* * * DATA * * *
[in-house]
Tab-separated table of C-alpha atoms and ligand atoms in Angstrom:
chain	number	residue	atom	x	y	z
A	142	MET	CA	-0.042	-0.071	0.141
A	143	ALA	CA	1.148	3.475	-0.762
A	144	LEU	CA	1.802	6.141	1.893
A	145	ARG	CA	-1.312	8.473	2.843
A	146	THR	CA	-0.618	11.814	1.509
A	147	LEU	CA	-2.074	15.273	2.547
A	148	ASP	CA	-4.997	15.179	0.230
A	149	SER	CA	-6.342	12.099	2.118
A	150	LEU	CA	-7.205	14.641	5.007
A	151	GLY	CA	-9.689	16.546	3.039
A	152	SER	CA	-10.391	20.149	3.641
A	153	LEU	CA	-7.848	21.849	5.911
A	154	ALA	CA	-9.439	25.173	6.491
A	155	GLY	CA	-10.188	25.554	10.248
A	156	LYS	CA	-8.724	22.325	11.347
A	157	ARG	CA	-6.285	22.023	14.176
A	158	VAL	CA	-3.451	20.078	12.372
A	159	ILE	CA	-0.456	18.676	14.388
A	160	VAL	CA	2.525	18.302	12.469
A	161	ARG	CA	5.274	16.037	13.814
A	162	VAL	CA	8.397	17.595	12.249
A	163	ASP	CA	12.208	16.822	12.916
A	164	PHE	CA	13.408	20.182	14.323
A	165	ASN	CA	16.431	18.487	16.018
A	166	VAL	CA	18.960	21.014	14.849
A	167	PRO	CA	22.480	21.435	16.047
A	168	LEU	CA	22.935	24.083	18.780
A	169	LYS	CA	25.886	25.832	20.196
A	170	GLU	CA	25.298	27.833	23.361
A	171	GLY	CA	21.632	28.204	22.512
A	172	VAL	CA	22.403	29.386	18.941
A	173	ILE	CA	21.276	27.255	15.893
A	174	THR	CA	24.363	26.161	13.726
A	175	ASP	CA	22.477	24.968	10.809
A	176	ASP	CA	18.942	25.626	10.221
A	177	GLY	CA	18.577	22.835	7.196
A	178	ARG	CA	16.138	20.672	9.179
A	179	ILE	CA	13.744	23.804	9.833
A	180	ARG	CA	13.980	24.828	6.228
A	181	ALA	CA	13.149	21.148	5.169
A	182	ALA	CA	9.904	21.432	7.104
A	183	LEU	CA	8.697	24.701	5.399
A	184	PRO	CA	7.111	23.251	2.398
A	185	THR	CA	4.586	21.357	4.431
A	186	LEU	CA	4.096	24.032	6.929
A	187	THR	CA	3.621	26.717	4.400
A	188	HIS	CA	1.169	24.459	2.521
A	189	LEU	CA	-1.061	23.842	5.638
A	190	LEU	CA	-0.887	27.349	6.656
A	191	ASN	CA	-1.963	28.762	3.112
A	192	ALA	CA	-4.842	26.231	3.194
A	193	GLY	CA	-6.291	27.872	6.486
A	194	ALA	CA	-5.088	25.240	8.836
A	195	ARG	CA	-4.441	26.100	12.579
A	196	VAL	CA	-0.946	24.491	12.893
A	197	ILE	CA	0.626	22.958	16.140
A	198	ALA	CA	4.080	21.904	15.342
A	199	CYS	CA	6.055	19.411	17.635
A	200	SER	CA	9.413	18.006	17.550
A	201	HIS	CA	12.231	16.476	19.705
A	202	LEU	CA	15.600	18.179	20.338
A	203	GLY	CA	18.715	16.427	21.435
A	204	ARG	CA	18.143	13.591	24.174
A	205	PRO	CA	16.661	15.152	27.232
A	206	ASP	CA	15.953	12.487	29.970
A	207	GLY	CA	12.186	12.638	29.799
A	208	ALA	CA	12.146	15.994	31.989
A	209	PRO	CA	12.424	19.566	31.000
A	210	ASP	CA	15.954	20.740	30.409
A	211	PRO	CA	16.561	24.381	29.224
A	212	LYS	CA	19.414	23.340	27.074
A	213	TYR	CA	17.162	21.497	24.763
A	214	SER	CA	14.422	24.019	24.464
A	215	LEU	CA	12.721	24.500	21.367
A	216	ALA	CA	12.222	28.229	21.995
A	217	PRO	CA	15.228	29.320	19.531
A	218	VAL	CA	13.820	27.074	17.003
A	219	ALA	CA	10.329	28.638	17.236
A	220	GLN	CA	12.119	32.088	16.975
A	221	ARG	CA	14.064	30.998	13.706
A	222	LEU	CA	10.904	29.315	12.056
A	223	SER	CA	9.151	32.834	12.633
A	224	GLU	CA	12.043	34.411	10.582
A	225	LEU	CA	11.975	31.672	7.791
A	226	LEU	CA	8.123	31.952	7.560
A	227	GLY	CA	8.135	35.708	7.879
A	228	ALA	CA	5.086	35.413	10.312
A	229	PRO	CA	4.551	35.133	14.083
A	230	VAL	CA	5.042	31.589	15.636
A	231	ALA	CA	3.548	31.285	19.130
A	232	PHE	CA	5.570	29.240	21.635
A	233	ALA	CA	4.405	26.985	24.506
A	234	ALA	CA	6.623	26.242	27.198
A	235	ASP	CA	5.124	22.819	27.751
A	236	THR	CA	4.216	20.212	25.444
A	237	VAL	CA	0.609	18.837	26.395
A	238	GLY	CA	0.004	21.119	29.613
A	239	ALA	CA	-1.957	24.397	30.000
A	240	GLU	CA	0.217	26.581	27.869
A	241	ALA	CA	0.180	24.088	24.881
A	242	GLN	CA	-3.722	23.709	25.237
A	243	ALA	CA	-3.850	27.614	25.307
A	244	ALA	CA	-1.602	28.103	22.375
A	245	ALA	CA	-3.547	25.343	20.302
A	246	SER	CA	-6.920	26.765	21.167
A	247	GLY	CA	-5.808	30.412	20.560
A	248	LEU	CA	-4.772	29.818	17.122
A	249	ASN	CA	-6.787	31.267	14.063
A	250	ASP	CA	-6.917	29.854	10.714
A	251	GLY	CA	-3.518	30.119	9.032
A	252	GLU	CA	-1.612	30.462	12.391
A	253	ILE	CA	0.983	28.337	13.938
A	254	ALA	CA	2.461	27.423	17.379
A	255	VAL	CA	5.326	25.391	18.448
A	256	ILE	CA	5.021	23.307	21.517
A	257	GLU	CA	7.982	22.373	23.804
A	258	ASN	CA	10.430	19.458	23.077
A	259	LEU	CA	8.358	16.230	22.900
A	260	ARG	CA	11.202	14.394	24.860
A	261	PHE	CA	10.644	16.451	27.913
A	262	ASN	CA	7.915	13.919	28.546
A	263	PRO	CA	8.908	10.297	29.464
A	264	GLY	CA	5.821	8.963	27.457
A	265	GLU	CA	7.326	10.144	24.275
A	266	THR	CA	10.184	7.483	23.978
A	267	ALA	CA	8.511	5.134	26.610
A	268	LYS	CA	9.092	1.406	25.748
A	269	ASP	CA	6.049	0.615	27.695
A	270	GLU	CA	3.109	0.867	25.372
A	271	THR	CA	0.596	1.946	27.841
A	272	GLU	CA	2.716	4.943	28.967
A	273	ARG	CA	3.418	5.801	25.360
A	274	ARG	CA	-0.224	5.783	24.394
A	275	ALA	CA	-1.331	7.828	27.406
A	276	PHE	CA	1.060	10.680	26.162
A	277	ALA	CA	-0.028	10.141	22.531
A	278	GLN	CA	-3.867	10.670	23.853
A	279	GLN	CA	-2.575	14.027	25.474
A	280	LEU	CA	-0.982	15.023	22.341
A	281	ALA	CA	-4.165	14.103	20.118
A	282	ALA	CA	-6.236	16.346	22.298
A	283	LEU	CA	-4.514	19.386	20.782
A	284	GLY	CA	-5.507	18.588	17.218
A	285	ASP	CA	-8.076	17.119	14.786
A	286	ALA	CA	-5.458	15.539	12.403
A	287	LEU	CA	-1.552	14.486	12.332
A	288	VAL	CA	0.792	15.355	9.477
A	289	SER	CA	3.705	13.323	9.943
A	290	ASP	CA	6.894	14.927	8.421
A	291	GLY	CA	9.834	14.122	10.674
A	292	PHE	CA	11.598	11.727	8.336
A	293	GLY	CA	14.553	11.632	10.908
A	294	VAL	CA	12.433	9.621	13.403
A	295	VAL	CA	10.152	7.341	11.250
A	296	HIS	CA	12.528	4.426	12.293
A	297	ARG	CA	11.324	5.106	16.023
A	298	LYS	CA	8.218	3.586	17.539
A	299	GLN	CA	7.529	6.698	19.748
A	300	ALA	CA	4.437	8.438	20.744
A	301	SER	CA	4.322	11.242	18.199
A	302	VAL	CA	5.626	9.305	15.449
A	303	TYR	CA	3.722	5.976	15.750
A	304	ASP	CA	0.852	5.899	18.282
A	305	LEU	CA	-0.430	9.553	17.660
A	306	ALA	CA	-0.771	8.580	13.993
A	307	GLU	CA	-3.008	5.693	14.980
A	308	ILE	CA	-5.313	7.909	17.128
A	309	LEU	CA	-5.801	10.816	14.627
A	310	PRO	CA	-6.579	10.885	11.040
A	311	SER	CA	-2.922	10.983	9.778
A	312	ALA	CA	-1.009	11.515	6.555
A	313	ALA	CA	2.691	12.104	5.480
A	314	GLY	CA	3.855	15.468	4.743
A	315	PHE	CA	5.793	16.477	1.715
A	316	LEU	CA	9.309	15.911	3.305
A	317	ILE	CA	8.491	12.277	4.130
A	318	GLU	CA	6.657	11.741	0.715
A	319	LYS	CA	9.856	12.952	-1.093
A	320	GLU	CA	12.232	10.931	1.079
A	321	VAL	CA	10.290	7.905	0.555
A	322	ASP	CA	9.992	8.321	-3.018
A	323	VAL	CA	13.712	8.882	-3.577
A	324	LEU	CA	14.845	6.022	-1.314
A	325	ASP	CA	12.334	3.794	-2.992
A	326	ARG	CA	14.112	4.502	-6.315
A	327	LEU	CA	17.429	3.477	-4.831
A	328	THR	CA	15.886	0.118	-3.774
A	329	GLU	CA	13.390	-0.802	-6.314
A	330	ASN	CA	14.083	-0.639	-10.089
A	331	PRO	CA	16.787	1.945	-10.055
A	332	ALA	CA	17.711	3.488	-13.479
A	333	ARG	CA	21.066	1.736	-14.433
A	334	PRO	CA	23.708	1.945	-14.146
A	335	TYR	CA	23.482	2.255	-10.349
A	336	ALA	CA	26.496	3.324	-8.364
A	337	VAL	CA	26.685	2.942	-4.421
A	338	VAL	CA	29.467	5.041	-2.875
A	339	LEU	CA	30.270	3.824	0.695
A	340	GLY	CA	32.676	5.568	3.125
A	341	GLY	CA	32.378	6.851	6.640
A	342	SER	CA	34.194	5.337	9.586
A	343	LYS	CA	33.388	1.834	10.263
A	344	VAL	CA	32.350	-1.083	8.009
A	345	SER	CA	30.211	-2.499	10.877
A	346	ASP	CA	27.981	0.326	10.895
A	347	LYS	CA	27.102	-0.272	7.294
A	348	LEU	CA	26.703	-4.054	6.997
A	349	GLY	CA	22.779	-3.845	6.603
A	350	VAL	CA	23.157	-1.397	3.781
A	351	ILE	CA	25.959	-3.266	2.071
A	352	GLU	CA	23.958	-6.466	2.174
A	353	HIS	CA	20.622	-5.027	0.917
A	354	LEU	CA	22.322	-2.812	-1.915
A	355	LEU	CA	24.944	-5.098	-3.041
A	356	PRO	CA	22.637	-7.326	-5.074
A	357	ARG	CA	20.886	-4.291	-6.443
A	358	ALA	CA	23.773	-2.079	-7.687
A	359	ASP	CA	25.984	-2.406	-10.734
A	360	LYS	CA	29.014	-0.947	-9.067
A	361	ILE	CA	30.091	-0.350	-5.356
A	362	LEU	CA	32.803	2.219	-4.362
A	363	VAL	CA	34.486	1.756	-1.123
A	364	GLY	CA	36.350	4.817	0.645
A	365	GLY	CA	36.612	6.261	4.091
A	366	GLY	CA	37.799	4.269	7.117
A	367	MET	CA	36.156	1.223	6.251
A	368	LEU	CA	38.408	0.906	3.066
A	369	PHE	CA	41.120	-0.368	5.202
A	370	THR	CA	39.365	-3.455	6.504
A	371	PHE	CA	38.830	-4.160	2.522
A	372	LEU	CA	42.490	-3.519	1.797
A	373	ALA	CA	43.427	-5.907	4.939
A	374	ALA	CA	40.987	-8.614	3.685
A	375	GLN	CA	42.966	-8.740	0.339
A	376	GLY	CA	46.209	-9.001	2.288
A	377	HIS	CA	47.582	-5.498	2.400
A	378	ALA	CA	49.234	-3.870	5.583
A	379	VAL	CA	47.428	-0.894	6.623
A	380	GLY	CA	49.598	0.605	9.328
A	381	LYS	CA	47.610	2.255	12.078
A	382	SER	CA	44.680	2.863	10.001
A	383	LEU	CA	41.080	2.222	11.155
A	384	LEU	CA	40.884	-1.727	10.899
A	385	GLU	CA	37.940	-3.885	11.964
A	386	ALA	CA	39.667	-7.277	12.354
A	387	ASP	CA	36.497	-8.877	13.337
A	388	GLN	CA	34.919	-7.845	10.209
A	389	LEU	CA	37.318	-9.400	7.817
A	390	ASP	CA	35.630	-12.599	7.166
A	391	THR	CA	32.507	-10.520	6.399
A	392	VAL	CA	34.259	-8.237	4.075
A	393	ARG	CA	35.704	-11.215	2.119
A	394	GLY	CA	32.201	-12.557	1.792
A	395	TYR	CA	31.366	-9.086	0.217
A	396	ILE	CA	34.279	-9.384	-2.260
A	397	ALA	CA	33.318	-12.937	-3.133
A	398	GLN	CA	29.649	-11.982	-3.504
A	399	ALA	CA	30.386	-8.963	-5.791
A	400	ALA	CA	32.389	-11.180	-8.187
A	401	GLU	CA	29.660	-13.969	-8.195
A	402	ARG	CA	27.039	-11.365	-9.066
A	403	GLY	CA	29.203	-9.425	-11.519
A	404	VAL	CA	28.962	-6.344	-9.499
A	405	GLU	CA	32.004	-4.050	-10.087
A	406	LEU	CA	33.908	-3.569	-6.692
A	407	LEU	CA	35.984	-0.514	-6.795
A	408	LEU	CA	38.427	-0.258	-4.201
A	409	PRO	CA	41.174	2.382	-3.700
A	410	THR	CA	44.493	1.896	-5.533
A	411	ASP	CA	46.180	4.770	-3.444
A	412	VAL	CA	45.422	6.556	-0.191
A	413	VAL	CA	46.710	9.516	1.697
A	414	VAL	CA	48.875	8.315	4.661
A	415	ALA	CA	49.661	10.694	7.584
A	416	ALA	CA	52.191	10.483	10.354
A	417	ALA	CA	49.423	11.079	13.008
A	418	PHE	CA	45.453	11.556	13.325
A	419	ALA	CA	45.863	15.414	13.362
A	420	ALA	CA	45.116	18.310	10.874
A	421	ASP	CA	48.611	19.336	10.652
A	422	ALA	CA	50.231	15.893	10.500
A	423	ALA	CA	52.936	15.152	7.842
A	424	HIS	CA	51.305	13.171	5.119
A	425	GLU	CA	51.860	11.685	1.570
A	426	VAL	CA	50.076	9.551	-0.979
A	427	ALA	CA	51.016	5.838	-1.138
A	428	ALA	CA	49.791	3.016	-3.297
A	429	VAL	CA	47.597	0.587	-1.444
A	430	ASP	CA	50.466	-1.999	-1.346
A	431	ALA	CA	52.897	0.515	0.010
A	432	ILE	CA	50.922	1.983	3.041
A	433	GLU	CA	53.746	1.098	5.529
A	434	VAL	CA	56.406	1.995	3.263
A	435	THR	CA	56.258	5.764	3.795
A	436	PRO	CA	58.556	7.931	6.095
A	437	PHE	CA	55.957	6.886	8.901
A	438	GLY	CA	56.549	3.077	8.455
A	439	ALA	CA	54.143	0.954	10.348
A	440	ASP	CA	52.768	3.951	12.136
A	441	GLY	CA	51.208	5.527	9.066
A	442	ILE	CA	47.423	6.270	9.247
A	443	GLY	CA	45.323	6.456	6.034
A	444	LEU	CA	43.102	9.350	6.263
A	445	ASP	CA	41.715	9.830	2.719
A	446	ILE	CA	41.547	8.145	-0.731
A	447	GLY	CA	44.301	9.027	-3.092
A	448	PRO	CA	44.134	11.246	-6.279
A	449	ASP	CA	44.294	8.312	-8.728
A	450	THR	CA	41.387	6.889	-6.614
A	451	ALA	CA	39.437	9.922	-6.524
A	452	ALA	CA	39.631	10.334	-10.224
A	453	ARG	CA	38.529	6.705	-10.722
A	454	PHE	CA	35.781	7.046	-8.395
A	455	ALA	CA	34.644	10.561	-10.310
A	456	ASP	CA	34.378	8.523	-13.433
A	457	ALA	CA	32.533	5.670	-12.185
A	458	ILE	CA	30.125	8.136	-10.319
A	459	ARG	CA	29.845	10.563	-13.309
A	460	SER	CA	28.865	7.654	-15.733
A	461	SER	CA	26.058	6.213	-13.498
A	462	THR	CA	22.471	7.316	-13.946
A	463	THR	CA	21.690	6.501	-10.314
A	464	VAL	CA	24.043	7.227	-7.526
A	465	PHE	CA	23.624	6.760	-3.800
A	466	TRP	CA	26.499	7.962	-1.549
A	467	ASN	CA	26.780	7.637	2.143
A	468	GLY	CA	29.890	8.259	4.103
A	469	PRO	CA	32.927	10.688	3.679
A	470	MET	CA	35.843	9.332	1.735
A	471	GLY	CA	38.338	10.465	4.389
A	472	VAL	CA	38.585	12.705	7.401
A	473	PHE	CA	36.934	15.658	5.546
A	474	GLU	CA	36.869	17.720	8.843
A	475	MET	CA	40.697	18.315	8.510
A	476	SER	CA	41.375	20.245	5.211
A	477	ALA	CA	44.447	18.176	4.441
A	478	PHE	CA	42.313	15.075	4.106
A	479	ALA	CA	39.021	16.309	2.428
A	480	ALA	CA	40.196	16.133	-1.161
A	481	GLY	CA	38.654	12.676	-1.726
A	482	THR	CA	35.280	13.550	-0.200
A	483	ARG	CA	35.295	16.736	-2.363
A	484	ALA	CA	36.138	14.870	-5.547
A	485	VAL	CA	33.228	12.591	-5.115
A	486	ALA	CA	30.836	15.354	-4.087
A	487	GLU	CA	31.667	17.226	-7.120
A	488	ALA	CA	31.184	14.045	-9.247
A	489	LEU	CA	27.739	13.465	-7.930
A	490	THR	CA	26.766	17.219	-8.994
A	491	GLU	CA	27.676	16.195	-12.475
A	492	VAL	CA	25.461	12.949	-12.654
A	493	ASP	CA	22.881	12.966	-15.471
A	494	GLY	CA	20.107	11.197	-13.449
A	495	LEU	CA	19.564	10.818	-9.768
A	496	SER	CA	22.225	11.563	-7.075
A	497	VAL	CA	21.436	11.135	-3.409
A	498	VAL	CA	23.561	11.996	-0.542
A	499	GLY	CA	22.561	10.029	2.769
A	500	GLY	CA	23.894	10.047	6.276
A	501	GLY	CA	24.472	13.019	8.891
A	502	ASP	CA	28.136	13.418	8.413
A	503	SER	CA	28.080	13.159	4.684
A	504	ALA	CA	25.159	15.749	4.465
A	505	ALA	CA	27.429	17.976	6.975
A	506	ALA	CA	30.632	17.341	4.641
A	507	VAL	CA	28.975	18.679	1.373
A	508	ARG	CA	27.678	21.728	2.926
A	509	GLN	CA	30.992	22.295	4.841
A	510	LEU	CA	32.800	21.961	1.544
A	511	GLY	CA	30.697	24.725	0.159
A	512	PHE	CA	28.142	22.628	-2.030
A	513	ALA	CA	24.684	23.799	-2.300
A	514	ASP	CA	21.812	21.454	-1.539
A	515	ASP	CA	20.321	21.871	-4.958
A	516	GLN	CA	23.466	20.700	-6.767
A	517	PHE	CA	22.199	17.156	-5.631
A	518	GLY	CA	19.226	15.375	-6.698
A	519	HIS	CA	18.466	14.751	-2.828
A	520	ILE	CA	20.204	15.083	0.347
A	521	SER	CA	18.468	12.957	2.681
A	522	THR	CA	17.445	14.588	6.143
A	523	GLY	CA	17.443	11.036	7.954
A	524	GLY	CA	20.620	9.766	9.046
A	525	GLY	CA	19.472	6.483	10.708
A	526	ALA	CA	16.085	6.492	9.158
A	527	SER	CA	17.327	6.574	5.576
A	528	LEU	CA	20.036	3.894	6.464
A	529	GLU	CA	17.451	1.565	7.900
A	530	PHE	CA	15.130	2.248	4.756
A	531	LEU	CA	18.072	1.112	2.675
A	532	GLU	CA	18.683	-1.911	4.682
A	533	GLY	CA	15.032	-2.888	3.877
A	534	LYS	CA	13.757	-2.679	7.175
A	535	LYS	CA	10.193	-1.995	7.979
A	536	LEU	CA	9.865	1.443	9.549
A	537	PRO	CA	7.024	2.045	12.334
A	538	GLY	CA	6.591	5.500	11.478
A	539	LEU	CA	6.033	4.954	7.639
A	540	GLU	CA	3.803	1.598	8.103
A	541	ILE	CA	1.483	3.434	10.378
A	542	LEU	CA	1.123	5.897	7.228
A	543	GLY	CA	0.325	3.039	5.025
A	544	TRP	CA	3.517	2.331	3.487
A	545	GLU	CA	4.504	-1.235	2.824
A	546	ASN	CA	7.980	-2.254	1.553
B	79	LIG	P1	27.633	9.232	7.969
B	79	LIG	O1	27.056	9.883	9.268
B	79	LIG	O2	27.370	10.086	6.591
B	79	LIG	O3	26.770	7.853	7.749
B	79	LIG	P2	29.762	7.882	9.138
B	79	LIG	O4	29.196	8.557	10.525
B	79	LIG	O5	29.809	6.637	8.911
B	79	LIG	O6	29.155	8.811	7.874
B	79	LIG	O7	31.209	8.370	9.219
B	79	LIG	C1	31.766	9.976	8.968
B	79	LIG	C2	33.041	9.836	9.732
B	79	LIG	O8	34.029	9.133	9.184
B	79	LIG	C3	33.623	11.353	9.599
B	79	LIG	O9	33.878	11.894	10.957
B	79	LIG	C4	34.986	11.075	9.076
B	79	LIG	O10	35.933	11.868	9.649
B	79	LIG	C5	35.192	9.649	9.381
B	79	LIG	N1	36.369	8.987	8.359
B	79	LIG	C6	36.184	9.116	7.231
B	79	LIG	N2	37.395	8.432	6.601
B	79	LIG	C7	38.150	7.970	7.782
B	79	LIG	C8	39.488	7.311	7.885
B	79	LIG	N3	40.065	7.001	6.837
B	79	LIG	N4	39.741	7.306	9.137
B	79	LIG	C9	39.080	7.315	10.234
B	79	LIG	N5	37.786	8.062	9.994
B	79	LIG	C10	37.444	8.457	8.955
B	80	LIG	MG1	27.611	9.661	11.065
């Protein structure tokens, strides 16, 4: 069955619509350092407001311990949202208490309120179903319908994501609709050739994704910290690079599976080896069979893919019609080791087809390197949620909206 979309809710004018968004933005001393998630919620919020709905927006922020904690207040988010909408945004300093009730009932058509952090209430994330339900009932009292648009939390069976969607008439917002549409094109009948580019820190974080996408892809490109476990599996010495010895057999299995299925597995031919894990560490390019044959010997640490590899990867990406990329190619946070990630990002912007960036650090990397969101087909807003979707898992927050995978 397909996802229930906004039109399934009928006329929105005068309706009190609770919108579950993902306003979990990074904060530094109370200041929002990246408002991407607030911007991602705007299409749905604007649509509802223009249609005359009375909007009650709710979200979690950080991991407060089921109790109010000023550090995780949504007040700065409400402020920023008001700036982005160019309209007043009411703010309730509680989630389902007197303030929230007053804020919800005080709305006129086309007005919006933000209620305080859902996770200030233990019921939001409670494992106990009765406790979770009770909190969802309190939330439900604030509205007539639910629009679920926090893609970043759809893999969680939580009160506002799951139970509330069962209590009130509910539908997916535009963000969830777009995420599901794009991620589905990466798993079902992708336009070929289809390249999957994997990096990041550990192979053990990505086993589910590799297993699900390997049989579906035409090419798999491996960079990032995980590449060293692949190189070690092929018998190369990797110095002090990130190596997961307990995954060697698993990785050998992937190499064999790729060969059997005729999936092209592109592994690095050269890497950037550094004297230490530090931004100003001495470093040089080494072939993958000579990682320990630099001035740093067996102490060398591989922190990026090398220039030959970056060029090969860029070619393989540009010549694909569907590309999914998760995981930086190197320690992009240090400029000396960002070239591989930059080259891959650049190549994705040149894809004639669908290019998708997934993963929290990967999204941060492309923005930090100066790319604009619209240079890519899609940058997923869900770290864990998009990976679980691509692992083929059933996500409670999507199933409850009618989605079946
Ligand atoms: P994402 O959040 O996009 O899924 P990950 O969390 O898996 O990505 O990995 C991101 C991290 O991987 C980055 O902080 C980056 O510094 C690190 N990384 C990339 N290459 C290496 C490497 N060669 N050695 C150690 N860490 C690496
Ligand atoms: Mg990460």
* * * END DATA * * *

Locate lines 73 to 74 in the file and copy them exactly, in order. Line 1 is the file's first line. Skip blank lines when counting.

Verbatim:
A	211	PRO	CA	16.561	24.381	29.224
A	212	LYS	CA	19.414	23.340	27.074